I’d love for someone to explain to me how, exactly, this is considered “good” customer service?

Let’s break down the transgressions, shall we?

  1. Verizon doesn’t synchronize changes to a user’s account with their on-line account – even though they have the information to do so.
  2. Verizon uses a computer to read letters & numbers to you without spelling them out using the phonetic alphabet (“V as in Victor” style)
  3. When you have a problem entering the “temporary PIN,” a link appears that says (basically), “Having trouble? Contact us!” Which does not take you to a phone number – it takes you to the “let’s hide our phone number from our customers” page
  4. Support for the 24-hour on-line system is… only available during weekday business hours?
  5. The 24-hour payment option charges customers an extra $3 for the privilege of paying quickly and on-time.

It’s enough to make me think about finally giving up my hard line with Verizon and going entirely with VoIP phone service instead.

If you want 5 ways to lose customers and make them angry, just take these tips from Verizon.


I saw this while I was downloading something from the Internet today.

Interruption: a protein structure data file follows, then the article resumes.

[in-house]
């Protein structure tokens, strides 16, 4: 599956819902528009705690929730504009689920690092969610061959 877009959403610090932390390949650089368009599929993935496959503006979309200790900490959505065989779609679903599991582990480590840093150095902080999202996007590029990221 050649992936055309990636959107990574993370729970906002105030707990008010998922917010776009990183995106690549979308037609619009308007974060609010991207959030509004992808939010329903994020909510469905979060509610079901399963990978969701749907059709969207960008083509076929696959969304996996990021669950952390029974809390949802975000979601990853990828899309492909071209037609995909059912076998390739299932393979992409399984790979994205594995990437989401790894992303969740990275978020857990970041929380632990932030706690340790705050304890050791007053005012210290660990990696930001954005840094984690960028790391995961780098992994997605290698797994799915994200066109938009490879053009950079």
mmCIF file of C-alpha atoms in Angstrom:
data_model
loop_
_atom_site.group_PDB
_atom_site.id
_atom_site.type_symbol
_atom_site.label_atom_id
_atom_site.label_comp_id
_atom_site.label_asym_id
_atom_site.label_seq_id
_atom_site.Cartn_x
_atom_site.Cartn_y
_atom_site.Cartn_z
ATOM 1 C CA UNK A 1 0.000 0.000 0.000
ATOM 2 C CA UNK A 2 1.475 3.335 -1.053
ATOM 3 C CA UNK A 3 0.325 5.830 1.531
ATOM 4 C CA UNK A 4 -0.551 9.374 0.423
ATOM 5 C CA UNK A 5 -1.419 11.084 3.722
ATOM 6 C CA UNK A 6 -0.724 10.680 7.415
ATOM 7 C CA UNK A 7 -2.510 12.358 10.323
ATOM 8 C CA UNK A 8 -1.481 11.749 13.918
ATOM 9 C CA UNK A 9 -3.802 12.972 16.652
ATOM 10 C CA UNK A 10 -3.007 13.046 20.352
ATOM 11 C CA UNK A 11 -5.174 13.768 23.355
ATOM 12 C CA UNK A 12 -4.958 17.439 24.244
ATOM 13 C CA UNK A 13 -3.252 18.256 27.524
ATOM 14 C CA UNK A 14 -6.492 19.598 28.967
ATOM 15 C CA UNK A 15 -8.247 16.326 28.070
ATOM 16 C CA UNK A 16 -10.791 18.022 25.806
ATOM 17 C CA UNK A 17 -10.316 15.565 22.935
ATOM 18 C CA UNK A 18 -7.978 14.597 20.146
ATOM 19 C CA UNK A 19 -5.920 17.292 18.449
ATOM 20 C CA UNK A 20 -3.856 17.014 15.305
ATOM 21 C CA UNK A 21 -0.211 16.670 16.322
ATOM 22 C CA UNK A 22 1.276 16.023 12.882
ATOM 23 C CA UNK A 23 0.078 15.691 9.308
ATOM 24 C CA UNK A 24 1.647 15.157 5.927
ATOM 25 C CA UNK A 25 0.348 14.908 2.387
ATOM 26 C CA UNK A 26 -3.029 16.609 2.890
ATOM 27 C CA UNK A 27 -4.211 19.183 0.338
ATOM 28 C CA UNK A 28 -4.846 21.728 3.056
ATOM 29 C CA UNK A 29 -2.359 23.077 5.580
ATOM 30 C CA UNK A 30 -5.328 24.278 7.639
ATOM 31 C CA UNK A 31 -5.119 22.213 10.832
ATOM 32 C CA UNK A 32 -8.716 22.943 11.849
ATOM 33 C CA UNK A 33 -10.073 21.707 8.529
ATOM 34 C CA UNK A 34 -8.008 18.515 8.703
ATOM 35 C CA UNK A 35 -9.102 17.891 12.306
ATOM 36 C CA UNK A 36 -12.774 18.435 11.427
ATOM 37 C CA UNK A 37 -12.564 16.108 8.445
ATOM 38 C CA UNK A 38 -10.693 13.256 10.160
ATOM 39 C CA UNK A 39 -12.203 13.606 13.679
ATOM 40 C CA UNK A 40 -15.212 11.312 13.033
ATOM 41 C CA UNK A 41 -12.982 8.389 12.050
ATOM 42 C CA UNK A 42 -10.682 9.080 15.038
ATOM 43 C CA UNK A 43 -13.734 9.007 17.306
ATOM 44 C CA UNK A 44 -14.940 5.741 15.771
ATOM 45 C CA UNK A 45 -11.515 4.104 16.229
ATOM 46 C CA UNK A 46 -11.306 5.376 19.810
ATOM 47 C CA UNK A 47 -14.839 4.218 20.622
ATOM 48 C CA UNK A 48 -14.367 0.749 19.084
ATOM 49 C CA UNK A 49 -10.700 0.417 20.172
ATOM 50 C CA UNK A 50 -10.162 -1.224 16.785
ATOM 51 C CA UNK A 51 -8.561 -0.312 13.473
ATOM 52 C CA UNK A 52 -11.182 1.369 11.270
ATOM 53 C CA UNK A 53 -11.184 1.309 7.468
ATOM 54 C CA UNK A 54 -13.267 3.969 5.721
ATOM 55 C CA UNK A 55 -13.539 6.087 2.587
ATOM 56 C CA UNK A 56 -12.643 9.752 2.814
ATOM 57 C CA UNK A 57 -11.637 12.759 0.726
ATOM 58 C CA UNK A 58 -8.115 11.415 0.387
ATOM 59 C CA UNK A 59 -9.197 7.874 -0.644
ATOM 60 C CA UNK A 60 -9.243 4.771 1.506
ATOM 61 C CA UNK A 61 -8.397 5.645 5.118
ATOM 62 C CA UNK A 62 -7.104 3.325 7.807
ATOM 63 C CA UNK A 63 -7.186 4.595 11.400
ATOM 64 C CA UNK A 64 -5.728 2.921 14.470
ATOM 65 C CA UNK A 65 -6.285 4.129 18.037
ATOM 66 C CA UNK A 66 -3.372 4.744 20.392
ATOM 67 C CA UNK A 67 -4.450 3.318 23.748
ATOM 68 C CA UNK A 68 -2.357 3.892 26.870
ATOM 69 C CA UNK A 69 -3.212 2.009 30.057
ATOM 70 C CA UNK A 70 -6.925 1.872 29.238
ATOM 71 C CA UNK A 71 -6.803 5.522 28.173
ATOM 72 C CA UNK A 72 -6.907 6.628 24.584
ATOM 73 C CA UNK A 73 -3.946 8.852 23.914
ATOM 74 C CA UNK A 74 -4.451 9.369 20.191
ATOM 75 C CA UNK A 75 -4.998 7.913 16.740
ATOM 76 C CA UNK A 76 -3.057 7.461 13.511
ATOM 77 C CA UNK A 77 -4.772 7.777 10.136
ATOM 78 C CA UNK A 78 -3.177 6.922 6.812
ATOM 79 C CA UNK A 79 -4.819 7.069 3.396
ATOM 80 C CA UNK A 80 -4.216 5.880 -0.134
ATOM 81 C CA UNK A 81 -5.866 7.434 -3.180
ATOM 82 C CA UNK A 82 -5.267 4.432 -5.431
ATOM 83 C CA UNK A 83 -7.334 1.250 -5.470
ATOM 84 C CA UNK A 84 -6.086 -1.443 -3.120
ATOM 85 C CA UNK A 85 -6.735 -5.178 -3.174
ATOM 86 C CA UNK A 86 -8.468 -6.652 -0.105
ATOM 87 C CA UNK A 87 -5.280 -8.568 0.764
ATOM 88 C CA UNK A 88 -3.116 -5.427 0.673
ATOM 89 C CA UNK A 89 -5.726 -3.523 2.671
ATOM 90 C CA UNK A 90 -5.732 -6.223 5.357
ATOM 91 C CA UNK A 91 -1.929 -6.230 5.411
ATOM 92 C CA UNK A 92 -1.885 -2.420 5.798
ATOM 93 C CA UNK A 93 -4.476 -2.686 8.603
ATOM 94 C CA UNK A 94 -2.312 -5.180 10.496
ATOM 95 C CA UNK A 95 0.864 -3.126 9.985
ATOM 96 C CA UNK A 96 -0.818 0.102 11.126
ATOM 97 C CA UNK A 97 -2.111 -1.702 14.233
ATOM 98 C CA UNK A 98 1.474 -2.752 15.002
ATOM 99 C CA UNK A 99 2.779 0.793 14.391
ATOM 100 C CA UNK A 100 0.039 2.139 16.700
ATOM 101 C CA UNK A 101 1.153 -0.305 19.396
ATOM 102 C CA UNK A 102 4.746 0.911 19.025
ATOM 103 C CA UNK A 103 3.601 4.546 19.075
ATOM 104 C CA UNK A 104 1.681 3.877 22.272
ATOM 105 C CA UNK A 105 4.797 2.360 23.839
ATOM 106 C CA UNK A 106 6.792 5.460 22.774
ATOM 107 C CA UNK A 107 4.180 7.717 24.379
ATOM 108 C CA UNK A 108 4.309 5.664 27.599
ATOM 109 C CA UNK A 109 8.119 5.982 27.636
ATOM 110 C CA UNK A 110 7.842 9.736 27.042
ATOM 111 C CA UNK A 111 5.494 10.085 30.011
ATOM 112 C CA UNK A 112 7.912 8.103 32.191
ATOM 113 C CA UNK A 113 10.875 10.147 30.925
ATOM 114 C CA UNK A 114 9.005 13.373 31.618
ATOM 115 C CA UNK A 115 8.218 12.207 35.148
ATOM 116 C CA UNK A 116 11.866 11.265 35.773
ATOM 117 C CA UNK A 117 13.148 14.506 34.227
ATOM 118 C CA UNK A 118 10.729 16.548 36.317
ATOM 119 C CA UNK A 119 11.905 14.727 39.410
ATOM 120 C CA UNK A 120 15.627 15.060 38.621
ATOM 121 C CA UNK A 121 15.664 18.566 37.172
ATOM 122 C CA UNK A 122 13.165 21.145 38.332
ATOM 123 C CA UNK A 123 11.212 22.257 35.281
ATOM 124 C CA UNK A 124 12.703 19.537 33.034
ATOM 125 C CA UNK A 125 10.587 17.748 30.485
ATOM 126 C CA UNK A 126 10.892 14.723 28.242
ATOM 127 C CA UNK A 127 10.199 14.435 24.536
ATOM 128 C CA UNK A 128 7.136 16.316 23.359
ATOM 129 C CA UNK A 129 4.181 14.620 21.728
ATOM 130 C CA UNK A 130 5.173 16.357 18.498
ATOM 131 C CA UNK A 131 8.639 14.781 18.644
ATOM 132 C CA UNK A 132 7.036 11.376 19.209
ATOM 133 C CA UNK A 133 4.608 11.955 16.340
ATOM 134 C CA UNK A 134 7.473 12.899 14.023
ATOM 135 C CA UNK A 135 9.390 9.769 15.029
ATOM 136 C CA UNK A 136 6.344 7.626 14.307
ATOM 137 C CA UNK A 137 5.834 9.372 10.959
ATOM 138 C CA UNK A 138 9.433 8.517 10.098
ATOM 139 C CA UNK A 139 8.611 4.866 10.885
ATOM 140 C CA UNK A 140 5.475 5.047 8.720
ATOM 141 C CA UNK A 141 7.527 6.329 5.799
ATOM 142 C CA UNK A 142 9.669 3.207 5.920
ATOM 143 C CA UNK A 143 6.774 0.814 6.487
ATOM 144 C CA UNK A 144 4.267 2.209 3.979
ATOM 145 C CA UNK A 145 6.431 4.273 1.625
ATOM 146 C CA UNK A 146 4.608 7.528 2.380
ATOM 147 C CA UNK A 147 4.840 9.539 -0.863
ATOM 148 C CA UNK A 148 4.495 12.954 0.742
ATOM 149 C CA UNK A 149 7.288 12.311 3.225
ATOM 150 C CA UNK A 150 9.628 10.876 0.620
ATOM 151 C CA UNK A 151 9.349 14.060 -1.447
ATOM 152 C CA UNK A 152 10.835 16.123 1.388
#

Transfer rate

Remember the days when this would’ve been a 2-digit number?

If not, you’re too young to be on the Internet. Get off my lawn!

Bluetooth and the Motorola V3 RAZR

I’ve had a Motorola V3 RAZR phone for a while now, and being the geek that I am, I’ve always been interested in the more technical aspects of the phone, such as file transfers, Bluetooth connectivity, and custom-made ring tones (not the ones you buy, but the ones you can make yourself).

I’ve always known that this phone supports that sort of stuff, but it’s been hard to find information on it. For instance, it turns out that although you can find the USB cable needed to hook the phone up to your computer, you cannot transfer pictures, movies, music, or contacts to/from the phone without special software from Motorola (the “Motorola Phone Tools” suite or some such nonsense). And of course, that software is not available for free – you have to buy it (along with the cable) from Motorola.